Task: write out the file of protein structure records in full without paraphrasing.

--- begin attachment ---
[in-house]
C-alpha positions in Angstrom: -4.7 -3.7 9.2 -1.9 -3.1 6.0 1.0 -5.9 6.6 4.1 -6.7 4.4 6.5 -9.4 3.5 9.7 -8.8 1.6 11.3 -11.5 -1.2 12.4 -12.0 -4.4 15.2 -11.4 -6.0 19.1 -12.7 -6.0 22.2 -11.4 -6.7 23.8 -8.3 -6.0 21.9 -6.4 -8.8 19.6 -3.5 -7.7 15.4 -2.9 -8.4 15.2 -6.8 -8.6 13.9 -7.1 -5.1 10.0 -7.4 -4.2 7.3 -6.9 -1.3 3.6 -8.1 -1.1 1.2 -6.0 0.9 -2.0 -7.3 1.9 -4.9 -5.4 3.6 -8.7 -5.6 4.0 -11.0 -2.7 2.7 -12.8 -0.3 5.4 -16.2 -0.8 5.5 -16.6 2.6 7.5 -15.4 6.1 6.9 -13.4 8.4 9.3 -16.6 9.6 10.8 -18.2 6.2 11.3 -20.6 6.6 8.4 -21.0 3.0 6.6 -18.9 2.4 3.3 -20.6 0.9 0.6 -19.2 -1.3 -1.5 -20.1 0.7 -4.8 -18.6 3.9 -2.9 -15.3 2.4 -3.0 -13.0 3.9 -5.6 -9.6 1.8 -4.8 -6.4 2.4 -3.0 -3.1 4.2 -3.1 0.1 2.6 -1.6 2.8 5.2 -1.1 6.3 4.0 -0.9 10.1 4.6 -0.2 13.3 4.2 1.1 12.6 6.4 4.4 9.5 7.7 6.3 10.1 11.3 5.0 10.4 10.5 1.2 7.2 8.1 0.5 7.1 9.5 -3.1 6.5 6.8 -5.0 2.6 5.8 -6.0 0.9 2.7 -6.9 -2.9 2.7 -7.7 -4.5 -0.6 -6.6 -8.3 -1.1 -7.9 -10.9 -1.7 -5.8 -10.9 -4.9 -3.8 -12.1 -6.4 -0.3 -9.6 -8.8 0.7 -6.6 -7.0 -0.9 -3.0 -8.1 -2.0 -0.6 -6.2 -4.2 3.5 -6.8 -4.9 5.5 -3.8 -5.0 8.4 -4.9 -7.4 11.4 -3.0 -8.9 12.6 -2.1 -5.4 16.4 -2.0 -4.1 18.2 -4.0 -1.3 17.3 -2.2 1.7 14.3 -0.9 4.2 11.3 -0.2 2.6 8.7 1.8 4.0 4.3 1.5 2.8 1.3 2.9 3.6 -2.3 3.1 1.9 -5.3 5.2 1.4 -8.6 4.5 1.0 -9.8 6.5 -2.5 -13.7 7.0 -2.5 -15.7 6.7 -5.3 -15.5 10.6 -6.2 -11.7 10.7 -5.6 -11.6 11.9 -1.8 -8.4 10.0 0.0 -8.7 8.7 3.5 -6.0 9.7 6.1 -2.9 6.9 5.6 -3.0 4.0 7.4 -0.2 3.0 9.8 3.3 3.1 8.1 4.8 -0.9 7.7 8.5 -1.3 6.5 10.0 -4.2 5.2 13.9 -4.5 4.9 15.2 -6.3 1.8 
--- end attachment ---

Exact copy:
[in-house]
C-alpha positions in Angstrom: -4.7 -3.7 9.2 -1.9 -3.1 6.0 1.0 -5.9 6.6 4.1 -6.7 4.4 6.5 -9.4 3.5 9.7 -8.8 1.6 11.3 -11.5 -1.2 12.4 -12.0 -4.4 15.2 -11.4 -6.0 19.1 -12.7 -6.0 22.2 -11.4 -6.7 23.8 -8.3 -6.0 21.9 -6.4 -8.8 19.6 -3.5 -7.7 15.4 -2.9 -8.4 15.2 -6.8 -8.6 13.9 -7.1 -5.1 10.0 -7.4 -4.2 7.3 -6.9 -1.3 3.6 -8.1 -1.1 1.2 -6.0 0.9 -2.0 -7.3 1.9 -4.9 -5.4 3.6 -8.7 -5.6 4.0 -11.0 -2.7 2.7 -12.8 -0.3 5.4 -16.2 -0.8 5.5 -16.6 2.6 7.5 -15.4 6.1 6.9 -13.4 8.4 9.3 -16.6 9.6 10.8 -18.2 6.2 11.3 -20.6 6.6 8.4 -21.0 3.0 6.6 -18.9 2.4 3.3 -20.6 0.9 0.6 -19.2 -1.3 -1.5 -20.1 0.7 -4.8 -18.6 3.9 -2.9 -15.3 2.4 -3.0 -13.0 3.9 -5.6 -9.6 1.8 -4.8 -6.4 2.4 -3.0 -3.1 4.2 -3.1 0.1 2.6 -1.6 2.8 5.2 -1.1 6.3 4.0 -0.9 10.1 4.6 -0.2 13.3 4.2 1.1 12.6 6.4 4.4 9.5 7.7 6.3 10.1 11.3 5.0 10.4 10.5 1.2 7.2 8.1 0.5 7.1 9.5 -3.1 6.5 6.8 -5.0 2.6 5.8 -6.0 0.9 2.7 -6.9 -2.9 2.7 -7.7 -4.5 -0.6 -6.6 -8.3 -1.1 -7.9 -10.9 -1.7 -5.8 -10.9 -4.9 -3.8 -12.1 -6.4 -0.3 -9.6 -8.8 0.7 -6.6 -7.0 -0.9 -3.0 -8.1 -2.0 -0.6 -6.2 -4.2 3.5 -6.8 -4.9 5.5 -3.8 -5.0 8.4 -4.9 -7.4 11.4 -3.0 -8.9 12.6 -2.1 -5.4 16.4 -2.0 -4.1 18.2 -4.0 -1.3 17.3 -2.2 1.7 14.3 -0.9 4.2 11.3 -0.2 2.6 8.7 1.8 4.0 4.3 1.5 2.8 1.3 2.9 3.6 -2.3 3.1 1.9 -5.3 5.2 1.4 -8.6 4.5 1.0 -9.8 6.5 -2.5 -13.7 7.0 -2.5 -15.7 6.7 -5.3 -15.5 10.6 -6.2 -11.7 10.7 -5.6 -11.6 11.9 -1.8 -8.4 10.0 0.0 -8.7 8.7 3.5 -6.0 9.7 6.1 -2.9 6.9 5.6 -3.0 4.0 7.4 -0.2 3.0 9.8 3.3 3.1 8.1 4.8 -0.9 7.7 8.5 -1.3 6.5 10.0 -4.2 5.2 13.9 -4.5 4.9 15.2 -6.3 1.8 